Your Book Marketing Plan – How Much Should You Budget to Promote Your Book?
The amount you should budget depends on your book marketing plan. Here are some expense categories to consider and some money-saving tips:
Blog/Website: Website design and hosting fees. If you use a blog-based website, you’ll minimize costs for online book promotion.
Graphics: Design of website header and graphics, design of printed materials, purchase of stock images for blog/website, and a photo shoot for your author photo. Services such as Killer Covers and eCoverBee can provide lower cost website graphics.
Printing: Business cards, bookmarks, postcards, flyers, and posters for personal appearances. In addition to local printers, check prices for online printers such as Printing for Less.
Copywriting and Editing: You may want to hire a professional copywriter to help you write effective sales copy for your website and other book promotion materials. It’s also a good idea to have an editor or proofreader review your website and marketing materials.
Email Marketing: You will pay monthly or per mailing fees to the company that manages your opt-in mailing list. Some services, like Mail Chimp, waive their fees until your list gets to a certain size.
Review Copies: Printing, packaging and postage for review copies sent through the mail.
Publicity: There are a number of free online press release services, such as PRLog and Free Press Release. To get wider distribution for your most important releases, you will need to use a paid service like PRWeb.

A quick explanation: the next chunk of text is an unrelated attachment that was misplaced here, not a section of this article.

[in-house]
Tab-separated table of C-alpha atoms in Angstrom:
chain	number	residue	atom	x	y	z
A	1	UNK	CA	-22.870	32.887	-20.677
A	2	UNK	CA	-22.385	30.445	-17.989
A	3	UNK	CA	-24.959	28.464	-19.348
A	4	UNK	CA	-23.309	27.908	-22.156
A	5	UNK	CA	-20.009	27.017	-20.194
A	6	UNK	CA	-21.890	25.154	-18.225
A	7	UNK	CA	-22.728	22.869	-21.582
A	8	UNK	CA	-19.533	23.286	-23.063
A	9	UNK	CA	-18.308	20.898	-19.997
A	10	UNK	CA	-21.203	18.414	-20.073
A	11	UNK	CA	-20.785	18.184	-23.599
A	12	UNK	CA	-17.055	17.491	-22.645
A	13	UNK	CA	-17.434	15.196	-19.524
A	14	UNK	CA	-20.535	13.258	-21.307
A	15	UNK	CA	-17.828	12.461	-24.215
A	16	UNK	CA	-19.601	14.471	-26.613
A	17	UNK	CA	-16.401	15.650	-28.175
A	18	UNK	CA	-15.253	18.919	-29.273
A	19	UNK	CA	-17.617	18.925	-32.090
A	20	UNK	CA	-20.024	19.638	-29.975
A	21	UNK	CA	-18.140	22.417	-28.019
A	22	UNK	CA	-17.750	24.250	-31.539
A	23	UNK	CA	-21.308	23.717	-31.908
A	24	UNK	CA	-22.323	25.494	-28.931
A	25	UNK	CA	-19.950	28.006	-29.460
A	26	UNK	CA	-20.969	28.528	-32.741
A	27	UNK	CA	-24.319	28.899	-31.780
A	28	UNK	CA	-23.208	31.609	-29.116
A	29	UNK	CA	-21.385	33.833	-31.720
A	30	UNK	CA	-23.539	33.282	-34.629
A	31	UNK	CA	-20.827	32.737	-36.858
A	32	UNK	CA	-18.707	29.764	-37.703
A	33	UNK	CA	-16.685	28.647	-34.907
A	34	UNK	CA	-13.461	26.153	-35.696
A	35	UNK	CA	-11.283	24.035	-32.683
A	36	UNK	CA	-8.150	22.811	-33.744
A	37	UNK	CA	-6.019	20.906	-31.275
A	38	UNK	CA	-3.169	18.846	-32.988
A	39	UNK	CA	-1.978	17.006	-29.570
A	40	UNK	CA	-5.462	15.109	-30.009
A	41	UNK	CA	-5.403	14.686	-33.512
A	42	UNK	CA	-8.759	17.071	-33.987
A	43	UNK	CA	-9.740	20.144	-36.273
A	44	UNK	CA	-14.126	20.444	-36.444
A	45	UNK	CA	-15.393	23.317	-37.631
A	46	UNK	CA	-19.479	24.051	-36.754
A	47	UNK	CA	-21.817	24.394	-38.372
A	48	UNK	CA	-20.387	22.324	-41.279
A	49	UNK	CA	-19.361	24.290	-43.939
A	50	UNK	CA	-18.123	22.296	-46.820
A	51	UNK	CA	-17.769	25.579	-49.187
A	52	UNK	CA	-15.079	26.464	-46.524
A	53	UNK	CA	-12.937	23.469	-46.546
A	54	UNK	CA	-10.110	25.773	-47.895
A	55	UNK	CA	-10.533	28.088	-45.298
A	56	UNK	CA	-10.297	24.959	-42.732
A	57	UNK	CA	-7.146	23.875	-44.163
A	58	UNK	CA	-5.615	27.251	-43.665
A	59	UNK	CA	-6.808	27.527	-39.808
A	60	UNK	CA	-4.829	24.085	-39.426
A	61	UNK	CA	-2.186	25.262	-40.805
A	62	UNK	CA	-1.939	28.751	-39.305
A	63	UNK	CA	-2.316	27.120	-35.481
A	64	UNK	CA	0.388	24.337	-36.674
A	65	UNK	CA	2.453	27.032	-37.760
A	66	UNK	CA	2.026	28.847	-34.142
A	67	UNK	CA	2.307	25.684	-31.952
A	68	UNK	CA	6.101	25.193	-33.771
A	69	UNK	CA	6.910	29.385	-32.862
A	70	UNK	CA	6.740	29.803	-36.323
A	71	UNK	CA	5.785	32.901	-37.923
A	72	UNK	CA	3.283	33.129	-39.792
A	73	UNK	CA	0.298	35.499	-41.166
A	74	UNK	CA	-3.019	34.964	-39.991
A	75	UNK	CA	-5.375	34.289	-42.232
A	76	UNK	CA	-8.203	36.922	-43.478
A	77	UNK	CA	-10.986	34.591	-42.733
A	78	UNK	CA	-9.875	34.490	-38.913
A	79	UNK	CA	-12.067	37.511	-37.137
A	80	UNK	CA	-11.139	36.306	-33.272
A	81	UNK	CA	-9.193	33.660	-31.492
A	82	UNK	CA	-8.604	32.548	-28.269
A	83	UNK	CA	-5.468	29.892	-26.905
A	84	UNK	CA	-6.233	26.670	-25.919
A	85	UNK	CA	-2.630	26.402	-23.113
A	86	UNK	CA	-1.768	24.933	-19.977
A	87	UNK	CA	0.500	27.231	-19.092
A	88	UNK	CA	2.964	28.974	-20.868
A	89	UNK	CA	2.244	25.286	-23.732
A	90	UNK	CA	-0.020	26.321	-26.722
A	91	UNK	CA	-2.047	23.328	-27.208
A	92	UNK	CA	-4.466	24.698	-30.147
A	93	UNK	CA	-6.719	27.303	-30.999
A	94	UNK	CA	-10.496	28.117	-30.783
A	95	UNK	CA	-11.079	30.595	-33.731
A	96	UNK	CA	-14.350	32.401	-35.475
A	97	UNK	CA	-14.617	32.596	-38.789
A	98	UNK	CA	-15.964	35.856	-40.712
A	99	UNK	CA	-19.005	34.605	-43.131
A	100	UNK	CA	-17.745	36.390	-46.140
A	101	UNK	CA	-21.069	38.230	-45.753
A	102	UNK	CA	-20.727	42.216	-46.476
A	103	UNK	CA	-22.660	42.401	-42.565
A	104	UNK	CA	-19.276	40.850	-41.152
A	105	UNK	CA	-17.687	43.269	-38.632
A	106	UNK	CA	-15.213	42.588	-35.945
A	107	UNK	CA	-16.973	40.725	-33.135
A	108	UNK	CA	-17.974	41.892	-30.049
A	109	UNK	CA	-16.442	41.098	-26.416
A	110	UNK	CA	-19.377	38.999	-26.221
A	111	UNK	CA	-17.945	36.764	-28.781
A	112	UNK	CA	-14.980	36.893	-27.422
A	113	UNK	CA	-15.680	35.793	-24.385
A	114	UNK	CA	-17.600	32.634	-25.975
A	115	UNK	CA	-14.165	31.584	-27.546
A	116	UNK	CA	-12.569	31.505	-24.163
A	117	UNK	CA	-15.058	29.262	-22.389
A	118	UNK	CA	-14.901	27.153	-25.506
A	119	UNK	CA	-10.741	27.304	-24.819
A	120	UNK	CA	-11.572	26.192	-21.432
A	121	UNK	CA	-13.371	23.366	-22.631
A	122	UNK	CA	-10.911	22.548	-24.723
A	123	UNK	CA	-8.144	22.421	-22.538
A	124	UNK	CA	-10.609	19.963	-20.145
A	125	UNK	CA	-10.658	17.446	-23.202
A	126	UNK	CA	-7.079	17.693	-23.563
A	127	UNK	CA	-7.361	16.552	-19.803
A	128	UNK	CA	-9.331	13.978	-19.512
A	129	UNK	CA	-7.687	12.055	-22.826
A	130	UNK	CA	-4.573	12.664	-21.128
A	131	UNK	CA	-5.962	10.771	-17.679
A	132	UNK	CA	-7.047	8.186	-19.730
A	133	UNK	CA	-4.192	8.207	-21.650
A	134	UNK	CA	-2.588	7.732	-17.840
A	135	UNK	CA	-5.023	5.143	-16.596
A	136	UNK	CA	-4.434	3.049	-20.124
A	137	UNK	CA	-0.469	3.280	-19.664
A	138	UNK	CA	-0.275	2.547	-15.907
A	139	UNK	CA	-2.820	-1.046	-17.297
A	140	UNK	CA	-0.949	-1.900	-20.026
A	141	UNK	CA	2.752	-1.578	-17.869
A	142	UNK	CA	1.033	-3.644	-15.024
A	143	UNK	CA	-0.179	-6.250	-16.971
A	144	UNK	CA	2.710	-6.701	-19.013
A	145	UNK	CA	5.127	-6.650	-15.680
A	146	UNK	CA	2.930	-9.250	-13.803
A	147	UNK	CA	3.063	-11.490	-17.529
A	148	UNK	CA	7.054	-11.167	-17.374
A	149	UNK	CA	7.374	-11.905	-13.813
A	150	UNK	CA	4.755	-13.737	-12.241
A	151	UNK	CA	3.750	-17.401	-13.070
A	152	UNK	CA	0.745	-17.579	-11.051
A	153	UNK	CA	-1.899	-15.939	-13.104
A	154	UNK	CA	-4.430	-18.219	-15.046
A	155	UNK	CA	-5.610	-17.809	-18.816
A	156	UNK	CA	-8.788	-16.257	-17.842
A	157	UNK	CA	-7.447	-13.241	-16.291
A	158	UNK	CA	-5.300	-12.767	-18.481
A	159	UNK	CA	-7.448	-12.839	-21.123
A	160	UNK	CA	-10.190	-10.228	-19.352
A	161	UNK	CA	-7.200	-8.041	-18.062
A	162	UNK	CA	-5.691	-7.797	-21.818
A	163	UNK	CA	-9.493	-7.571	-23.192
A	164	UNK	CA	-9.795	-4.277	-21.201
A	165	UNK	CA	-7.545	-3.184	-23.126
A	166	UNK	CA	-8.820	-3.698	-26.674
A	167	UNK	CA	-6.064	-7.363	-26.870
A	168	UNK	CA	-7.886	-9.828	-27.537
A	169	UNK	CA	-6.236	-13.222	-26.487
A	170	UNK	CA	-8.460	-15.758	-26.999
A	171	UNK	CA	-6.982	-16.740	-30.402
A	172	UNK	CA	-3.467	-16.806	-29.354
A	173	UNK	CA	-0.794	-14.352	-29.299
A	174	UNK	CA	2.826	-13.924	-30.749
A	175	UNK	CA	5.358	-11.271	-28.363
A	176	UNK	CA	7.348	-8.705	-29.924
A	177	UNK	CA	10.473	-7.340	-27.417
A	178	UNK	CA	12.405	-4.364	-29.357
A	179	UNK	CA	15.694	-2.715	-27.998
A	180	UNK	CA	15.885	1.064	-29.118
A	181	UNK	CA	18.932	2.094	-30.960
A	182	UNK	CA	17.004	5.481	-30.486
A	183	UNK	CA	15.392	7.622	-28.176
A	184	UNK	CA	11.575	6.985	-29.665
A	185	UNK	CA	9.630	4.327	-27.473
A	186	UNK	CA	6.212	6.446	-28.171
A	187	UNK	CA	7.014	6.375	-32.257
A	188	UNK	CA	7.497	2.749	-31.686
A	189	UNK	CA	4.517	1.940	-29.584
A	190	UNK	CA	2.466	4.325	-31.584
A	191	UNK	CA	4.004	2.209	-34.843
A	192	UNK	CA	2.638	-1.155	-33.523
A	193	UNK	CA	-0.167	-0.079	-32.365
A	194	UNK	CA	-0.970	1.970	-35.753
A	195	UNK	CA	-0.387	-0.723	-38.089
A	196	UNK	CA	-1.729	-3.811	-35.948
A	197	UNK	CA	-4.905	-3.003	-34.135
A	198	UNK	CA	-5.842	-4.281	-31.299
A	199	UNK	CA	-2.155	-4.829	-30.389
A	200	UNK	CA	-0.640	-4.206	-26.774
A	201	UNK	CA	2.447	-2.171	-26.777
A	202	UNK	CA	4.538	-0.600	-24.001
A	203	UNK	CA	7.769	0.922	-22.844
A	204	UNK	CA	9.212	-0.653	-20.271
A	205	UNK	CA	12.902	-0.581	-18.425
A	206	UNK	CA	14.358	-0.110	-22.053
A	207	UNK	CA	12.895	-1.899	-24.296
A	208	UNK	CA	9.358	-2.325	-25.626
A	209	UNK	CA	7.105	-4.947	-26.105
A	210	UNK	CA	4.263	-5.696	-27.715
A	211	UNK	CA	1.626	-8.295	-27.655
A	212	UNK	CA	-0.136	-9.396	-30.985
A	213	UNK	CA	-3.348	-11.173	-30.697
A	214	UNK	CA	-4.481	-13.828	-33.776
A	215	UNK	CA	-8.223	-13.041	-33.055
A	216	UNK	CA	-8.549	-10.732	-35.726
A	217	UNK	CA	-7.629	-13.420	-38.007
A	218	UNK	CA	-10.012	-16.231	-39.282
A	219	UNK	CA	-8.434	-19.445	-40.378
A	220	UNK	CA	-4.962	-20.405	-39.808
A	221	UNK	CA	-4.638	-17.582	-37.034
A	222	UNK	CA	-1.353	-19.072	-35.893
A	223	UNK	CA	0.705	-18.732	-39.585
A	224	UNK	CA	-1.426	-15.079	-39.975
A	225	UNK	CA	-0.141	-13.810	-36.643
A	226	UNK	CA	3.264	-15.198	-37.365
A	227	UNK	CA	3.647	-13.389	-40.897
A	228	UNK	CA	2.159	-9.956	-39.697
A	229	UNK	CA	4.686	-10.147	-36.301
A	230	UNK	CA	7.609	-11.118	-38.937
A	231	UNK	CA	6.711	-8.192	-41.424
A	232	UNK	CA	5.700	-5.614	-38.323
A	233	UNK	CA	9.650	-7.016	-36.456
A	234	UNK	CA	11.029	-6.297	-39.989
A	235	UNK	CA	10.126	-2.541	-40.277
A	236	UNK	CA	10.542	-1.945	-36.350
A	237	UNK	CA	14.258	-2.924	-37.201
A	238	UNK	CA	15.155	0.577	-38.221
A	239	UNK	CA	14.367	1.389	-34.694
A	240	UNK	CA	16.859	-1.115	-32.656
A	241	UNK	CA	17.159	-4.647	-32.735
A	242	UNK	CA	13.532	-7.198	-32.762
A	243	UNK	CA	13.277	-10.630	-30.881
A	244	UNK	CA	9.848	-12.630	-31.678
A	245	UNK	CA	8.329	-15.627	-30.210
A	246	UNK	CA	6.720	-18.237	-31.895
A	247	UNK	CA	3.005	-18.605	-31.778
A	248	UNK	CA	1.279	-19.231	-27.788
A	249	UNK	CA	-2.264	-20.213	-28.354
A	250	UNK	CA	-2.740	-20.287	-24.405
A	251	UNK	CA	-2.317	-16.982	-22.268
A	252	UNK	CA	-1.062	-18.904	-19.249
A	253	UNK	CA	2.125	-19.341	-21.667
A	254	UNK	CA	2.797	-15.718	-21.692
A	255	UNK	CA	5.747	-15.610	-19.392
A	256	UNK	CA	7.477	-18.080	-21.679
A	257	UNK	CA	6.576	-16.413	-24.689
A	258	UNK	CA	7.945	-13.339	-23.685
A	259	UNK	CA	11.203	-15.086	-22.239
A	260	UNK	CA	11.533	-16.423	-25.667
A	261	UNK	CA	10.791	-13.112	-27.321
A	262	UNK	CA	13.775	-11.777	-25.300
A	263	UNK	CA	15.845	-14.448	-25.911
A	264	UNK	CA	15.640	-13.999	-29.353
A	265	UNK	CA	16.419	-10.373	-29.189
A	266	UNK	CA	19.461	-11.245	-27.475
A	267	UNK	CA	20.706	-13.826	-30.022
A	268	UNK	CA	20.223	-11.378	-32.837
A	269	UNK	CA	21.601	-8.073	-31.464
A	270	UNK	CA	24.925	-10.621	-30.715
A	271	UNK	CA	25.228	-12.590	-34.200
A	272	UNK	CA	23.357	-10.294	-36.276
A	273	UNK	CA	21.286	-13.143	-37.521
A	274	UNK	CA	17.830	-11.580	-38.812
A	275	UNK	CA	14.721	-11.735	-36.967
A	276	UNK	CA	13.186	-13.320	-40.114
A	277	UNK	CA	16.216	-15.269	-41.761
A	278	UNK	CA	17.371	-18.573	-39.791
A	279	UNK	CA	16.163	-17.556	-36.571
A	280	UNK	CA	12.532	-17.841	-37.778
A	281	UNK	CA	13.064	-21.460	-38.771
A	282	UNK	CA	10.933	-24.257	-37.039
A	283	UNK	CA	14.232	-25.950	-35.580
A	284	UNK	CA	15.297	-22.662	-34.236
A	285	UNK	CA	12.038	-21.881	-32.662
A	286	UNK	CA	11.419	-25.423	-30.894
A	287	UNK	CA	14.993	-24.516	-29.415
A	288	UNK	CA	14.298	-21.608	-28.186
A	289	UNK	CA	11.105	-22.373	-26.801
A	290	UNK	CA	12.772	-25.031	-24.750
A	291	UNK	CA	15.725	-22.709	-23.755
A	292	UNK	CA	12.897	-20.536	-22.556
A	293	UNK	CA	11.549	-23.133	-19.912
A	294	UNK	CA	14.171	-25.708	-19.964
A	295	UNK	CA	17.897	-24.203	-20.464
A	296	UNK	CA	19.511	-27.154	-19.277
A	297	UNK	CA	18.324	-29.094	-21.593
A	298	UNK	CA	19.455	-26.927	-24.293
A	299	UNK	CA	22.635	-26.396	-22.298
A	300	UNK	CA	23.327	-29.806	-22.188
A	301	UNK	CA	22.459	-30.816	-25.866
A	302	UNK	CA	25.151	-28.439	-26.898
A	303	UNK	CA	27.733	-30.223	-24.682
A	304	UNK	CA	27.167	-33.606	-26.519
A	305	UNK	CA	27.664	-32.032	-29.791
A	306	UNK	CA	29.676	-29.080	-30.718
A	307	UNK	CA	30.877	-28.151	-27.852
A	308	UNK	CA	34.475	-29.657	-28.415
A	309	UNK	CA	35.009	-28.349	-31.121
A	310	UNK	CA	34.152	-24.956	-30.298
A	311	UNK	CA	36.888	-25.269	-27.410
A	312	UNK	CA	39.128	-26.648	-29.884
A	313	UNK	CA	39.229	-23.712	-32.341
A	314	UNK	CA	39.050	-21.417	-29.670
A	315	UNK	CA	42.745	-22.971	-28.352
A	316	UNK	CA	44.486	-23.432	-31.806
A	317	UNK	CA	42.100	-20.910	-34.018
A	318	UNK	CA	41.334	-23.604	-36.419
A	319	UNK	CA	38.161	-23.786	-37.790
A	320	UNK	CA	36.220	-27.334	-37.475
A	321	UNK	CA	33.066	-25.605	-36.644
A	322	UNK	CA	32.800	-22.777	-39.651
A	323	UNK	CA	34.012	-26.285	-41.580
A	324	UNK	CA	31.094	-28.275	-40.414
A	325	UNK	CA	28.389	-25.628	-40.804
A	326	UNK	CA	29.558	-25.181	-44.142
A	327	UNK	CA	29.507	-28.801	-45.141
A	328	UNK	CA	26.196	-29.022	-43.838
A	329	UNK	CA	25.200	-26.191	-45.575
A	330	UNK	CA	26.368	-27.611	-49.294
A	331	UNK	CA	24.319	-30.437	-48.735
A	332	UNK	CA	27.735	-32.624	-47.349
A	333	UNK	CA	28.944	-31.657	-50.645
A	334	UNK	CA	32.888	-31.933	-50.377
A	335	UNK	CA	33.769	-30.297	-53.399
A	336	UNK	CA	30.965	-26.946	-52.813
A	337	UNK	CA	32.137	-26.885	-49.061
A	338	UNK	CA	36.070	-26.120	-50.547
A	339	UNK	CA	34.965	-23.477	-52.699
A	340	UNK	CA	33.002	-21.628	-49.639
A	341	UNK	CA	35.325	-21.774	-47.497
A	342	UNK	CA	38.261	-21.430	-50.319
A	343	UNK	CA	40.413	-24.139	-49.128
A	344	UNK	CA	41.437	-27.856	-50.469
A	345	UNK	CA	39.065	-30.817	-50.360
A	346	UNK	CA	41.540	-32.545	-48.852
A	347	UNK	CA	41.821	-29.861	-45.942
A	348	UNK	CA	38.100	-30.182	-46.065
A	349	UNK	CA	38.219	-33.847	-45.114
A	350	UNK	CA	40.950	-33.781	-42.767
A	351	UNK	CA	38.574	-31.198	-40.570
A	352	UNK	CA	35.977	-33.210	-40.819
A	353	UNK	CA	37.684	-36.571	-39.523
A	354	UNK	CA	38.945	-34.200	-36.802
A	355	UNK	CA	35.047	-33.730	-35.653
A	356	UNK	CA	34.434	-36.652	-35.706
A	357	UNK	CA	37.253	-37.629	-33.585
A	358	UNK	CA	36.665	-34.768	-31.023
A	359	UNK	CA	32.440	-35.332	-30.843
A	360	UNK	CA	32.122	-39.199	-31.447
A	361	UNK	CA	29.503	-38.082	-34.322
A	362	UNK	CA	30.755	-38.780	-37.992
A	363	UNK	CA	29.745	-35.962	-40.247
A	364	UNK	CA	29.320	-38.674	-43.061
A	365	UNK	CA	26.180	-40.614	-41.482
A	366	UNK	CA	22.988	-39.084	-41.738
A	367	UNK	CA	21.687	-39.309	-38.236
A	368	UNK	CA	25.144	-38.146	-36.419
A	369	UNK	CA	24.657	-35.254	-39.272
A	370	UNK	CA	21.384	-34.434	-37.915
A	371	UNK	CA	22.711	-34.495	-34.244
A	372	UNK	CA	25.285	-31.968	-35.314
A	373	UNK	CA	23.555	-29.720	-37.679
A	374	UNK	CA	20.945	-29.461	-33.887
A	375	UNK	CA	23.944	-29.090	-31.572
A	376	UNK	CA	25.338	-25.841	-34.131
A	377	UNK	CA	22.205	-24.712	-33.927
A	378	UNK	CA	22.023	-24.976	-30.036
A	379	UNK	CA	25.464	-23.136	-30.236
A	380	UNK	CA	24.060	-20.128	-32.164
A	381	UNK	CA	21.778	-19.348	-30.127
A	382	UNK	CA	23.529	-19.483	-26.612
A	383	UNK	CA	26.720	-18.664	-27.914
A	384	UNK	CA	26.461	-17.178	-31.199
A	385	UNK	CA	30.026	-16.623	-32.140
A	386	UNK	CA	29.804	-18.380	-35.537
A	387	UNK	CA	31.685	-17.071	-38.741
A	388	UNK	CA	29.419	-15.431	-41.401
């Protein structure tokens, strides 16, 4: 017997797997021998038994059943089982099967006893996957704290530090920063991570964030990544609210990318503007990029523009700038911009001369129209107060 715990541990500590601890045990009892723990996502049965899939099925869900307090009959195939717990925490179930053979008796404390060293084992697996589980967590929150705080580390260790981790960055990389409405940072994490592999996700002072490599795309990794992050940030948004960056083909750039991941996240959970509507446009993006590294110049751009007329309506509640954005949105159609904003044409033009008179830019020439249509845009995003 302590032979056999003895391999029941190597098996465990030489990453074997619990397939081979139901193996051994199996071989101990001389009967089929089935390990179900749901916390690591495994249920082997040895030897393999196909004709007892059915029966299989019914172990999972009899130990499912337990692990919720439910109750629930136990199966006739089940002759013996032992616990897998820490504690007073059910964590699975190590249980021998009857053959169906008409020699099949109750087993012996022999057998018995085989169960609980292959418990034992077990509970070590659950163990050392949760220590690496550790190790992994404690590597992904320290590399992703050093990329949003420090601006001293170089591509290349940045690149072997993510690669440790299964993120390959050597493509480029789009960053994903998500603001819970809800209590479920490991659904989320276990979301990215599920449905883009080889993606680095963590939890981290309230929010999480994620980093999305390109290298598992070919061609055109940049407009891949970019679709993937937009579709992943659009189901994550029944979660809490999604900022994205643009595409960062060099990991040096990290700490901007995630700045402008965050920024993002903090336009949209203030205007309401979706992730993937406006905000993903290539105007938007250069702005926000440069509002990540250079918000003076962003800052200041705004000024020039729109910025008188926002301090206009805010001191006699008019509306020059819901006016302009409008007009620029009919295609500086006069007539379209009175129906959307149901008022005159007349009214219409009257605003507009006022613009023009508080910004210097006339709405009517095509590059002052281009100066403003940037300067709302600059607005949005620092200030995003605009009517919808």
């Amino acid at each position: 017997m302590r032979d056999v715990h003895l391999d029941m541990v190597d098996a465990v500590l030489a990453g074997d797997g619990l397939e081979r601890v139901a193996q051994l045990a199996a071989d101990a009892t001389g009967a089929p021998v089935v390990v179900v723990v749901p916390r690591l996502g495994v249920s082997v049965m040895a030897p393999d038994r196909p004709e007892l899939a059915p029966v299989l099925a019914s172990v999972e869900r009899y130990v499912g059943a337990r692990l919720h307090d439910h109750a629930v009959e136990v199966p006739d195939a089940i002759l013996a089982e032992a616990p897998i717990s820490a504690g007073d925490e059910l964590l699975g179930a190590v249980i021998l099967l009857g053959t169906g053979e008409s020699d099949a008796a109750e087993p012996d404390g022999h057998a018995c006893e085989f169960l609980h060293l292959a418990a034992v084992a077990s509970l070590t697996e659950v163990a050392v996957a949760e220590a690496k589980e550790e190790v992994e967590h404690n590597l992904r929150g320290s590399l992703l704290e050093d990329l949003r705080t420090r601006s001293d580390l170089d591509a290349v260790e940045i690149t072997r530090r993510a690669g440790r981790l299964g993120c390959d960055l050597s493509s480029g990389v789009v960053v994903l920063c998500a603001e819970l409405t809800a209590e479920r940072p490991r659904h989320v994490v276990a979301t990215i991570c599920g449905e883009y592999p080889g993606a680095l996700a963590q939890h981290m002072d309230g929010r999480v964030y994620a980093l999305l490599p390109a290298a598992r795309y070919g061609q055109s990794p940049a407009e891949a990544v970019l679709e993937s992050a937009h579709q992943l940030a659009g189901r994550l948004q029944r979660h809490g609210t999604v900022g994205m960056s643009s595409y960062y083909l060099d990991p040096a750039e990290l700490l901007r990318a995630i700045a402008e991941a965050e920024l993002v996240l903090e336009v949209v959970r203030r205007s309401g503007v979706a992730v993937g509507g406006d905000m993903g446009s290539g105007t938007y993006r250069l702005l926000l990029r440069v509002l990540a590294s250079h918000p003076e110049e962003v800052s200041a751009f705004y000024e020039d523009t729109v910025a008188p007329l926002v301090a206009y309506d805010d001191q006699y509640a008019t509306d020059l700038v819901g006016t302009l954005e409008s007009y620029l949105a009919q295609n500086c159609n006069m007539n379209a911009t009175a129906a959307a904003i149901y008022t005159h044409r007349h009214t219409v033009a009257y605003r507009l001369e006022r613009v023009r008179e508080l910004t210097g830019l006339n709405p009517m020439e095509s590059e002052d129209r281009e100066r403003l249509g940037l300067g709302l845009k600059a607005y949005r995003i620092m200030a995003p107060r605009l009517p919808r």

Learning: There are a number of blogs and newsletters with helpful book marketing information. But don’t forget to budget funds for books, teleclasses and other opportunities to get more in-depth Education about publishing and book marketing, and for dues to writing and publishing organizations. You’ll be more effective at promoting your book if you know how to do it properly.
Administrative: You may need help in implementing your book marketing plan, especially if you have a day job. There are a number of virtual assistants who specialize in working with authors. You may also want to invest in consulting services from a publishing or book marketing coach to help you develop your book promotion strategy.
Other Expenses: Additional expenses may include travel, book fairs, book award entry fees, advertising, and administrative expenses such as postage and internet access.
The best way to develop a budget is to assign a projected cost to each element in your book marketing plan. Then you can break down your expenses by month, to arrive at a monthly budget.
Dana Lynn Smith is a book marketing coach and author of the Savvy Book Marketer Guides. Get your free free book marketing plan outline at The Savvy Book Marketer blog, and follow @BookMarketer on Twitter for more book promotion tips.
Source: Business Plan Outline